Tsokolate in Mindanao
We drink it black, sipping slowly. It’s not coffee, but the steaming liquid is thick, grainy, and bitter. I’m starting to feel pleasantly, mildly buzzed.
I ask for another cup. On the other side of the counter, an old woman in a hairnet and apron drops a round coin of pure cocoa, called tablea, into a cast-iron pitcher. She flicks on the single burner, glowing blue in the dim cave-like light of the market building, and while the water warms slides a plate of puto maya on heavy white and blue china to me. Although the cold, gummy rice is sweet and salty, the perfect complement to the hot, oily drink, I’m not hungry. I have appetite only for chocolate.
I’m visiting Mindanao, the second-largest island in the Philippines, which grows 75 percent of Philippine cocoa. The statistic that gets more attention is the island’s demographic—20 percent of the population is Muslim in a nation overwhelmingly Roman Catholic.
When the Spanish conquistadors arrived here in the 16th century, after a hundred years battling the Moors, they were dismayed to find a powerful Islamic Sultanate. Spaniards called them Moros, and set about spreading Catholicism and, inadvertently, the drinking chocolate called sikwate in the local dialect, but known nationally as tsokolate.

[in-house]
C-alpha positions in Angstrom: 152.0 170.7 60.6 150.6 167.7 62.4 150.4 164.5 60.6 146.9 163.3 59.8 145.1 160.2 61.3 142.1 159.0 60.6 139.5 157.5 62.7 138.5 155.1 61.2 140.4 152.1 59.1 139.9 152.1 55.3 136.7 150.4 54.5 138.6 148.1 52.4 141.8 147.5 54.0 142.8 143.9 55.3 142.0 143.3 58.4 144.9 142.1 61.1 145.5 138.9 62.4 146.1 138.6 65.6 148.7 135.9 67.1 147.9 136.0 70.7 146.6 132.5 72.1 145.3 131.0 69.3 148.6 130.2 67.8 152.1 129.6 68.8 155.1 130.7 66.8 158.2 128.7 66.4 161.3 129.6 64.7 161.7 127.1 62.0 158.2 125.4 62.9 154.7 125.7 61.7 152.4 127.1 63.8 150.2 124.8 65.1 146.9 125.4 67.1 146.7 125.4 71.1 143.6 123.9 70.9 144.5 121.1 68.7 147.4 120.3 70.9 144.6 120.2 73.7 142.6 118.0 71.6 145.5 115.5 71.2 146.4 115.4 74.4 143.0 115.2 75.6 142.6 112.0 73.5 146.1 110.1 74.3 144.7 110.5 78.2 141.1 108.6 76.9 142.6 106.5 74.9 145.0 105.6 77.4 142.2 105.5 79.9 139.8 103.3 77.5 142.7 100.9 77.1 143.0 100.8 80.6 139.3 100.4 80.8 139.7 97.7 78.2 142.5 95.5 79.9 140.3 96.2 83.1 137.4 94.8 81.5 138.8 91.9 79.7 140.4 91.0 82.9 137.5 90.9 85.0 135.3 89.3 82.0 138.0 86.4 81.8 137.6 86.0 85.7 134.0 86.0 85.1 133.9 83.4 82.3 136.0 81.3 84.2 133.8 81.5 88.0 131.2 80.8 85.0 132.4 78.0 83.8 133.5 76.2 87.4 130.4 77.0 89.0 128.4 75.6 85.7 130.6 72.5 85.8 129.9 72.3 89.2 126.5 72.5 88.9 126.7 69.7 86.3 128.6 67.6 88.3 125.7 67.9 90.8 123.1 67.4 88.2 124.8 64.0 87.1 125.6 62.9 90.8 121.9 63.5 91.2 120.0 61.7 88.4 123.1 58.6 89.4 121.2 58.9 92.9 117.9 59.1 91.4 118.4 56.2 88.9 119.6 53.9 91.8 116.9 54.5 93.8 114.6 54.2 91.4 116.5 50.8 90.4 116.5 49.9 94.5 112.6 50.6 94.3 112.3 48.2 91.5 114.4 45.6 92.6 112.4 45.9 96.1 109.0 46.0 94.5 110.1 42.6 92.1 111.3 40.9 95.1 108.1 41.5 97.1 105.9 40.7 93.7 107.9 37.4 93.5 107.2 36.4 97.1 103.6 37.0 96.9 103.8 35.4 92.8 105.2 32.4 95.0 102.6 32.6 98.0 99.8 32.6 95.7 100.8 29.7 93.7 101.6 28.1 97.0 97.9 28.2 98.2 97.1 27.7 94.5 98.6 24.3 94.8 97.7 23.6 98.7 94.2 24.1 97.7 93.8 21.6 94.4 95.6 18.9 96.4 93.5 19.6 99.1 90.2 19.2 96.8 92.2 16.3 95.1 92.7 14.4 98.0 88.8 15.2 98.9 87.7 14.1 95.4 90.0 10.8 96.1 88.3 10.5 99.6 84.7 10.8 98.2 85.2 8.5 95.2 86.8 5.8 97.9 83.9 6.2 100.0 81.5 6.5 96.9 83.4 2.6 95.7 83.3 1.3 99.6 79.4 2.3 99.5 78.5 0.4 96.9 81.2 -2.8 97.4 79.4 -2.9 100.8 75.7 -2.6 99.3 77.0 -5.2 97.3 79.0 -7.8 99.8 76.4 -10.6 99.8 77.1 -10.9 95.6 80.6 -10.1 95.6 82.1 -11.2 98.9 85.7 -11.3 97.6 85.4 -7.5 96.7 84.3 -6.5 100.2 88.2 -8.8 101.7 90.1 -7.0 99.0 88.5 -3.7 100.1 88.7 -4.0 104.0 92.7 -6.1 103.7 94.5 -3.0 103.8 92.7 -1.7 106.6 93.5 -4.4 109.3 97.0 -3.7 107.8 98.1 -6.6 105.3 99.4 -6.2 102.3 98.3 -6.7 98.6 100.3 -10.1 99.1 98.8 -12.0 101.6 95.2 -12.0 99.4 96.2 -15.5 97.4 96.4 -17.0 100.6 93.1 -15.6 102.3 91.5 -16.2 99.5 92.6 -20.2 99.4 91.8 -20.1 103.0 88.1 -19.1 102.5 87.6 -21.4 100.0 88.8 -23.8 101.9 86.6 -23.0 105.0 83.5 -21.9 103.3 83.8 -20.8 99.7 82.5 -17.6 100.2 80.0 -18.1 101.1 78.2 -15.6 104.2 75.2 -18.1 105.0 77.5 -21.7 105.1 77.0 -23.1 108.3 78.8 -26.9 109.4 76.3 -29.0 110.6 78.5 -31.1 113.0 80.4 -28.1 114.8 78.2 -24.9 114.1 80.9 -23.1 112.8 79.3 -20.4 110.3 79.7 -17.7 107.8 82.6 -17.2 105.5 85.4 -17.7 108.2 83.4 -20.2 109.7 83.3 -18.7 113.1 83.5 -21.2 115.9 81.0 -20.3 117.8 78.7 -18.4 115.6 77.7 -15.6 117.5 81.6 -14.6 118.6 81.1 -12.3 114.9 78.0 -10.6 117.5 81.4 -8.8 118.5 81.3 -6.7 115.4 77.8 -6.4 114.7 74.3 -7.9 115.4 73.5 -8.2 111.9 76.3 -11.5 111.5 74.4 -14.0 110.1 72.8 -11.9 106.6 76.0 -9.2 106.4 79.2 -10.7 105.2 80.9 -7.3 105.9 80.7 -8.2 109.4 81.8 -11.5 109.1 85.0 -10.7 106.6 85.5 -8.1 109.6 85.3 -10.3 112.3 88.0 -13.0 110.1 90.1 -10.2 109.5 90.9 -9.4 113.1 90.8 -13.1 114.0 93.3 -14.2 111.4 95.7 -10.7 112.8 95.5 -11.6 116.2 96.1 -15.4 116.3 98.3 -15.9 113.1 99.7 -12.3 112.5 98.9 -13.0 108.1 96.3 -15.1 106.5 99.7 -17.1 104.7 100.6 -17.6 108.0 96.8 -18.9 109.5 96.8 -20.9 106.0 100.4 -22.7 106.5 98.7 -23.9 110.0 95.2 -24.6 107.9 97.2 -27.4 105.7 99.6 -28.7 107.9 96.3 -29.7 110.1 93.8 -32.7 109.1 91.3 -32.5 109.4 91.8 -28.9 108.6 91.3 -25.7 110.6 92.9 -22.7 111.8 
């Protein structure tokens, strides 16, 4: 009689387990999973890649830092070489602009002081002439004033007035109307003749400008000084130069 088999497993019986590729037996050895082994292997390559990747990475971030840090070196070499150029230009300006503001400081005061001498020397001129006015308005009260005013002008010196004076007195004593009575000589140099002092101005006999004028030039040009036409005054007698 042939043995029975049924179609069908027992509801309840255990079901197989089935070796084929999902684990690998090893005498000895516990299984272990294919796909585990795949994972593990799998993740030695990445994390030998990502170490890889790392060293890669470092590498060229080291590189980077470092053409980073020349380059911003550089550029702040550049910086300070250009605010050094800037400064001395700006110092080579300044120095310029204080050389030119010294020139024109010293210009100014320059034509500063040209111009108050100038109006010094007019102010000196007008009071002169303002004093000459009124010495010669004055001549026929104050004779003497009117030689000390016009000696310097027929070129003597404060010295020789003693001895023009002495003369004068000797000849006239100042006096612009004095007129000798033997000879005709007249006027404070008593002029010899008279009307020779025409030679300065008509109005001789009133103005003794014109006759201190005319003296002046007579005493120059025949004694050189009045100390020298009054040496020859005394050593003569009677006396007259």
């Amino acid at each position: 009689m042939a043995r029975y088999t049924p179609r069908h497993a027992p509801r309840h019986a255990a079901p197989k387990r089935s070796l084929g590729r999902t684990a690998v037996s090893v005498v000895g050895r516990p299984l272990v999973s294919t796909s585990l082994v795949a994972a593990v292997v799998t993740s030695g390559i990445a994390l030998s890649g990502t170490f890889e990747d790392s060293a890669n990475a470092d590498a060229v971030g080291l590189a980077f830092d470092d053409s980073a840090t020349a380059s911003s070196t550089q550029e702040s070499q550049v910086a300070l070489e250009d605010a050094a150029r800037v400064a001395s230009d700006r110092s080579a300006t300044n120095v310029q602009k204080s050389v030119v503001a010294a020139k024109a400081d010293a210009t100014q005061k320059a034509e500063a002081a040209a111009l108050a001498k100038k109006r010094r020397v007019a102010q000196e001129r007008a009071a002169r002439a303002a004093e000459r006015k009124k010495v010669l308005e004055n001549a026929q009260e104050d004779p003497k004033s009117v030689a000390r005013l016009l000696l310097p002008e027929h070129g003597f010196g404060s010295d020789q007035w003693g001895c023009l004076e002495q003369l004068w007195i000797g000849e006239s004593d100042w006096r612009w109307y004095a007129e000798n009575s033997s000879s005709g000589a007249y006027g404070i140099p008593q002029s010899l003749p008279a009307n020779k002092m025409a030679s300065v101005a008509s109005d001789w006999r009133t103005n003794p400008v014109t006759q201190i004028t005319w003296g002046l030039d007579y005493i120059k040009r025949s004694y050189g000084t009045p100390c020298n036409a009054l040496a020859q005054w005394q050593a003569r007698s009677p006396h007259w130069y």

According to Historia de Filipinas by Gaspar de San Augustin, the introduction of cocoa to the Philippines can be credited to Father Bartolome Brabo, a Jesuit missionary who received a shipment of beans from a Mexican convent in 1670. Chocolate was so associated with Spanish priests that a Philippine parable, made famous in the 1886 novel Noli Me Tangere, involves the dangers of accepting different kinds of drinking chocolate from a priest.
Monasteries became centers of cocoa production, processing the beans into tablea and oil for lighting homes and city streets. When I glance up from slurping the gritty grounds at the bottom of my mug, the gleam from a lacquer Jesus-on-the-cross catches my eye.
Philippines has long exported the raw cocoa beans, but recently the national government endorsed assistance programs to encourage making gourmet-grade tsokolate for the world market, and not just these comfy little breakfast counters.
The woman uses a wooden mallet called a batirol to whip the steaming liquid into foam and refills my mug. I add a teaspoon of dark brown sugar from the little bowl on the counter, cutting the bitterness.